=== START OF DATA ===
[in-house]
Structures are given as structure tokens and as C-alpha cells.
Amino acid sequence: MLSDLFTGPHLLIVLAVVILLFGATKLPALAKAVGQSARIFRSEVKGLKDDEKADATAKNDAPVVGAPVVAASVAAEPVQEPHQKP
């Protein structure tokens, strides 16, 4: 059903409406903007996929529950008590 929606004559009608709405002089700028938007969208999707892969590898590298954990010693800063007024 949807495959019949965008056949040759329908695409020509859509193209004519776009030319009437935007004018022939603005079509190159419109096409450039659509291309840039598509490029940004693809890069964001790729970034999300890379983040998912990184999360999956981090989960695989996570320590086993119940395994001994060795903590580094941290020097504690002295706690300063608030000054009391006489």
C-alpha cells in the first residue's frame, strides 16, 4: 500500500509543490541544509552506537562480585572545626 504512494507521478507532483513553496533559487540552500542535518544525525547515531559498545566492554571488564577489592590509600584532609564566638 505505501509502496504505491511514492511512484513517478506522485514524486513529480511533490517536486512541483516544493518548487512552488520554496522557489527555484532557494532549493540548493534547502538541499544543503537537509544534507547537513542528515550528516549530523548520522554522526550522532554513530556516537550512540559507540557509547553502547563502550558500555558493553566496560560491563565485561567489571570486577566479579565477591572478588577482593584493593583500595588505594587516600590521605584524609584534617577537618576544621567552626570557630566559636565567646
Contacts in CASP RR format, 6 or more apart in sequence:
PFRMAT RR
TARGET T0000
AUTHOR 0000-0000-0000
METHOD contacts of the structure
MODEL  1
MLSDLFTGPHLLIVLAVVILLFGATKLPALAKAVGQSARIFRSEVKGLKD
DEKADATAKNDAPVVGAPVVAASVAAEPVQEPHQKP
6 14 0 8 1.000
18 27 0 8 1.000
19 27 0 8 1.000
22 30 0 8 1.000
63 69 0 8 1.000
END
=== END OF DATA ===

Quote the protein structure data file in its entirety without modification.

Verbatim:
[in-house]
Structures are given as structure tokens and as C-alpha cells.
Amino acid sequence: MLSDLFTGPHLLIVLAVVILLFGATKLPALAKAVGQSARIFRSEVKGLKDDEKADATAKNDAPVVGAPVVAASVAAEPVQEPHQKP
């Protein structure tokens, strides 16, 4: 059903409406903007996929529950008590 929606004559009608709405002089700028938007969208999707892969590898590298954990010693800063007024 949807495959019949965008056949040759329908695409020509859509193209004519776009030319009437935007004018022939603005079509190159419109096409450039659509291309840039598509490029940004693809890069964001790729970034999300890379983040998912990184999360999956981090989960695989996570320590086993119940395994001994060795903590580094941290020097504690002295706690300063608030000054009391006489």
C-alpha cells in the first residue's frame, strides 16, 4: 500500500509543490541544509552506537562480585572545626 504512494507521478507532483513553496533559487540552500542535518544525525547515531559498545566492554571488564577489592590509600584532609564566638 505505501509502496504505491511514492511512484513517478506522485514524486513529480511533490517536486512541483516544493518548487512552488520554496522557489527555484532557494532549493540548493534547502538541499544543503537537509544534507547537513542528515550528516549530523548520522554522526550522532554513530556516537550512540559507540557509547553502547563502550558500555558493553566496560560491563565485561567489571570486577566479579565477591572478588577482593584493593583500595588505594587516600590521605584524609584534617577537618576544621567552626570557630566559636565567646
Contacts in CASP RR format, 6 or more apart in sequence:
PFRMAT RR
TARGET T0000
AUTHOR 0000-0000-0000
METHOD contacts of the structure
MODEL  1
MLSDLFTGPHLLIVLAVVILLFGATKLPALAKAVGQSARIFRSEVKGLKD
DEKADATAKNDAPVVGAPVVAASVAAEPVQEPHQKP
6 14 0 8 1.000
18 27 0 8 1.000
19 27 0 8 1.000
22 30 0 8 1.000
63 69 0 8 1.000
END